If you are involved in an accident or are the victim of a crime, you will need to file a police report at the time of the incident. This is particularly helpful for claims involving injury, when multiple parties are involved, or when fault is unclear.   It may be helpful to photograph the scene of a loss so your Claims Adjuster can better assess what happened.

Where do I find information about NJ Personal Injury Protection Claims?

For information regarding your PIP claim, please contact your Independent Agent or your Claim Representative.

A copy of Farmers Insurance Company of Flemington’s Decision Point Review Plan can be found here:  Farmers of Flemington DPR Plan

Our PIP Application can be downloaded here:  PIP Application

An Affidavit of No Insurance is mandatory for anyone other than our Named Insured who wishes to file a PIP claim under our Policy.  It can be downloaded here:  Affidavit of No Insurance

For Medical Providers:
The NJDOBI maintains a library of relevant information and mandatory forms at: PIP Information for Health Care Providers

I believe I have been the victim of identity theft. Can Farmers help me?

If you have a Home, Condo or Renters policy with Farmers of Flemington, you are automatically provided with access to free Identity Theft Resolution services from CyberScout, America’s premier provider of identity services.  If you believe your identity has been compromised, give us a call at (800) 842-5032 and our claims team will connect you to a fraud specialist who will work with you to get your identity restored.

Click here to learn more about our ID Theft resolution services from CyberScout.

My identity has been compromised. What about the costs I incur to get it restored?

Our identity resolution service is free to all Home, Condo and Renter Policyholders.  However, other costs may be incurred such as legal fees, costs for monitoring services, certified mail costs, lost earnings, loan or grant application fees, notary costs, and so forth.  These are not covered under a standard policy.

If you purchased our optional Identity Theft Expense Coverage endorsement then coverage is available for many of these costs up to the limit stated in your policy.  Be sure to report the matter to us immediately and before incurring any restoration charges since pre-approval of certain expenses is required by the policy.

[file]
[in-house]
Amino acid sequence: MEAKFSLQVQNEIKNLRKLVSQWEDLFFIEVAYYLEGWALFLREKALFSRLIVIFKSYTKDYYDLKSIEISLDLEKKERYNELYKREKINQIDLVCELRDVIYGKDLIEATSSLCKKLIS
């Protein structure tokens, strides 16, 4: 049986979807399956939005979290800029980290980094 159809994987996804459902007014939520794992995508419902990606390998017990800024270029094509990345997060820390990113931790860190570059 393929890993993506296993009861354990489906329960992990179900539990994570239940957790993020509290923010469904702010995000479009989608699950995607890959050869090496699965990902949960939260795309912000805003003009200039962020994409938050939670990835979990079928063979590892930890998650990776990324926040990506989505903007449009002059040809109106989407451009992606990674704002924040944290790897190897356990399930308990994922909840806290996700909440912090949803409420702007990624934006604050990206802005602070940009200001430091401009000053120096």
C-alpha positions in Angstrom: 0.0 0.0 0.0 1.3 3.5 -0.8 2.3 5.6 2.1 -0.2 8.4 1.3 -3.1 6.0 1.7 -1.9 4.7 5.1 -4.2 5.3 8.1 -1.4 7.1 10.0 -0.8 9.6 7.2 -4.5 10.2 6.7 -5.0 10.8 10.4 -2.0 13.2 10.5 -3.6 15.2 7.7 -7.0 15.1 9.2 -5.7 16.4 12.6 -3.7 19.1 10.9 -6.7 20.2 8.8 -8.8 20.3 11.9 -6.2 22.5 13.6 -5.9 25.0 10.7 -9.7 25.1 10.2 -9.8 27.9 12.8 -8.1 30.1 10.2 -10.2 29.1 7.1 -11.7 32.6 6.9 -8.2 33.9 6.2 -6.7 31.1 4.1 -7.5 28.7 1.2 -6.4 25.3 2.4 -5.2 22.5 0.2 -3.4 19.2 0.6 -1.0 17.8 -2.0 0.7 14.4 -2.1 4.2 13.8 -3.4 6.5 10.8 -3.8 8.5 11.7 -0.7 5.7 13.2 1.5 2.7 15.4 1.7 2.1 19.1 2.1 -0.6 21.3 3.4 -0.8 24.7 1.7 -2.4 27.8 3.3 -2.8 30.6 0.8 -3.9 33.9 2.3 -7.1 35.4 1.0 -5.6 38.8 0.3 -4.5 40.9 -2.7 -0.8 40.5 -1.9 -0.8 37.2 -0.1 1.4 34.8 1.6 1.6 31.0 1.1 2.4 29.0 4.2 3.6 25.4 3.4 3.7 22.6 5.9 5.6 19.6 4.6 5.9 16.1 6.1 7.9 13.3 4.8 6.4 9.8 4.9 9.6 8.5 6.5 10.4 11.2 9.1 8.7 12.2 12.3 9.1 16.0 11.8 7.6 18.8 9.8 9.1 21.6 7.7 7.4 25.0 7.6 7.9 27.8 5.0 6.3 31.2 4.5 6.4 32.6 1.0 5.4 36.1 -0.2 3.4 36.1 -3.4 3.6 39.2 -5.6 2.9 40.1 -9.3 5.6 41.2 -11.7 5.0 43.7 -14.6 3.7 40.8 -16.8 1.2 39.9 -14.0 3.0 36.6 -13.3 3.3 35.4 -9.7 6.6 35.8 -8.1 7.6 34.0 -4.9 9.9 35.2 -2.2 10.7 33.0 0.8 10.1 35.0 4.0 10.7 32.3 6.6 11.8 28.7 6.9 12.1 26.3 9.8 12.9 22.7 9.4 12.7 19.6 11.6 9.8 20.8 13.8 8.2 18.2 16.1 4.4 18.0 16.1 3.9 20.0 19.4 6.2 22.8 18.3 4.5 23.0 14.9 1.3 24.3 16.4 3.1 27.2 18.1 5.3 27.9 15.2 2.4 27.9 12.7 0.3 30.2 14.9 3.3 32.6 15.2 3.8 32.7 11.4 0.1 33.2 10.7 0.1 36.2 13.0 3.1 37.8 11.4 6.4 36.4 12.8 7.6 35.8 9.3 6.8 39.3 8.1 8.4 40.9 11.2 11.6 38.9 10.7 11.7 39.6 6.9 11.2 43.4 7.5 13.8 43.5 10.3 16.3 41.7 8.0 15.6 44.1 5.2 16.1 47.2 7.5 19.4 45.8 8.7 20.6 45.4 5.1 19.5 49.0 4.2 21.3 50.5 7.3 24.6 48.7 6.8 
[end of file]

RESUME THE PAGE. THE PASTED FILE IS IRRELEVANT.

Underwriting Questions

Will Farmers conduct an inspection of my property as part of the Underwriting process?

Yes, as part of our normal underwriting process, we inspect every new property we insure.  This is done so we can verify the information we have received about the property and to ensure there are no obvious hazards or conditions at the premises that would require a change in premium or make the property ineligible for coverage with us.

If our inspection reveals any hazards that need to be corrected in order for us to continue insuring the property, we will notify you through your Independent Agent.  We will explain the nature of the hazard and what needs to be done to correct it.   Don’t worry, you will have a reasonable amount of time to correct the hazard, though the length of time will vary depending on the severity of the problem.

In some cases, we may identify an issue that makes the property ineligible for coverage with us.  If that happens, we will provide you and your Independent Agent with a notice of cancellation as described in your policy and NJ Insurance Department regulations.  If cancellation becomes necessary, we recommend you arrange for replacement coverage with your Agent right away.

The sole purpose of our inspection and any recommendations for correcting hazards is to satisfy our requirements for insurability.  Our Underwriting inspection is not a safety or code inspection and it may not identify all hazards present.   Under no circumstances, do we certify or represent in any way that the premises or operations are safe and free from hazard, or that you meet the requirements of any state law, code or ordinance.

Will Farmers insure my premises if I have a trampoline?

No.  Properties with trampolines are not eligible for coverage.  Trampolines are inherently dangerous and their use often results in serious injuries, particularly to children, for which the homeowner may be held liable.   Trampolines send over 100,000 people to the hospital every year.  Typical injuries range anywhere from sprains and bruises to broken bones, concussions, traumatic brain injuries, paralysis and even death.  The significant risk involved with the use of trampolines coupled with the hyper-litigious environment in New Jersey makes them a risk we are unwilling to underwrite.

For more information on the dangers of trampolines, here are a few references:

Article: Hidden Dangers of Trampolines

Article: Surprising Dangers of Trampolines for Kids

Pediatrics Journal – Study on Trampoline Safety in Childhood and Adolescence

Article: Doctors Warn About Trampolines

Article: Backyard Dangers – Trampolines

Article: Trampolines Not Worth the Risk

American Academy of Orthopedic Surgeons: Trampoline Injuries

Farmers sent me a Water Damage Loss Control Agreement for my secondary/seasonal property and I have a few questions